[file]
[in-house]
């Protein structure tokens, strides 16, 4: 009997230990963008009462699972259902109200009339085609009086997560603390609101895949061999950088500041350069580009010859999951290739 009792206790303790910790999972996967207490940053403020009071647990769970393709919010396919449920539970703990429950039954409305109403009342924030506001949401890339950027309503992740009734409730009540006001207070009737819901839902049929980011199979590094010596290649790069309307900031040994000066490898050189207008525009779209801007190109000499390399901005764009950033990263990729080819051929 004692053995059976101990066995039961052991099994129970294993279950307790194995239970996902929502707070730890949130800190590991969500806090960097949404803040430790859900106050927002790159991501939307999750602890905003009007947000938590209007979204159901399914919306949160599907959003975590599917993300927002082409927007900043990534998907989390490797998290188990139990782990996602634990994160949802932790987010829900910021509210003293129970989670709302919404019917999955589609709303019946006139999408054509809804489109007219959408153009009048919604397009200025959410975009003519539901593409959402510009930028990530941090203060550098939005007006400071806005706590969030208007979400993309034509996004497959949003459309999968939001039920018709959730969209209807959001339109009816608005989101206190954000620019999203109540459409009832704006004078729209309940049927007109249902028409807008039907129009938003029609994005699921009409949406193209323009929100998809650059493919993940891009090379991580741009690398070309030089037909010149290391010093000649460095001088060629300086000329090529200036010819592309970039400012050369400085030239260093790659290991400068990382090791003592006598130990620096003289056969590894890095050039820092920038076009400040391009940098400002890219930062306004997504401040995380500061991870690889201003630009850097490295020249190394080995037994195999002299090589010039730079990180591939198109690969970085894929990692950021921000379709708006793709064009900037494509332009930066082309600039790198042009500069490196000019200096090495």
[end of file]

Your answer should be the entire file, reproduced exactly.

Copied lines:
[in-house]
């Protein structure tokens, strides 16, 4: 009997230990963008009462699972259902109200009339085609009086997560603390609101895949061999950088500041350069580009010859999951290739 009792206790303790910790999972996967207490940053403020009071647990769970393709919010396919449920539970703990429950039954409305109403009342924030506001949401890339950027309503992740009734409730009540006001207070009737819901839902049929980011199979590094010596290649790069309307900031040994000066490898050189207008525009779209801007190109000499390399901005764009950033990263990729080819051929 004692053995059976101990066995039961052991099994129970294993279950307790194995239970996902929502707070730890949130800190590991969500806090960097949404803040430790859900106050927002790159991501939307999750602890905003009007947000938590209007979204159901399914919306949160599907959003975590599917993300927002082409927007900043990534998907989390490797998290188990139990782990996602634990994160949802932790987010829900910021509210003293129970989670709302919404019917999955589609709303019946006139999408054509809804489109007219959408153009009048919604397009200025959410975009003519539901593409959402510009930028990530941090203060550098939005007006400071806005706590969030208007979400993309034509996004497959949003459309999968939001039920018709959730969209209807959001339109009816608005989101206190954000620019999203109540459409009832704006004078729209309940049927007109249902028409807008039907129009938003029609994005699921009409949406193209323009929100998809650059493919993940891009090379991580741009690398070309030089037909010149290391010093000649460095001088060629300086000329090529200036010819592309970039400012050369400085030239260093790659290991400068990382090791003592006598130990620096003289056969590894890095050039820092920038076009400040391009940098400002890219930062306004997504401040995380500061991870690889201003630009850097490295020249190394080995037994195999002299090589010039730079990180591939198109690969970085894929990692950021921000379709708006793709064009900037494509332009930066082309600039790198042009500069490196000019200096090495």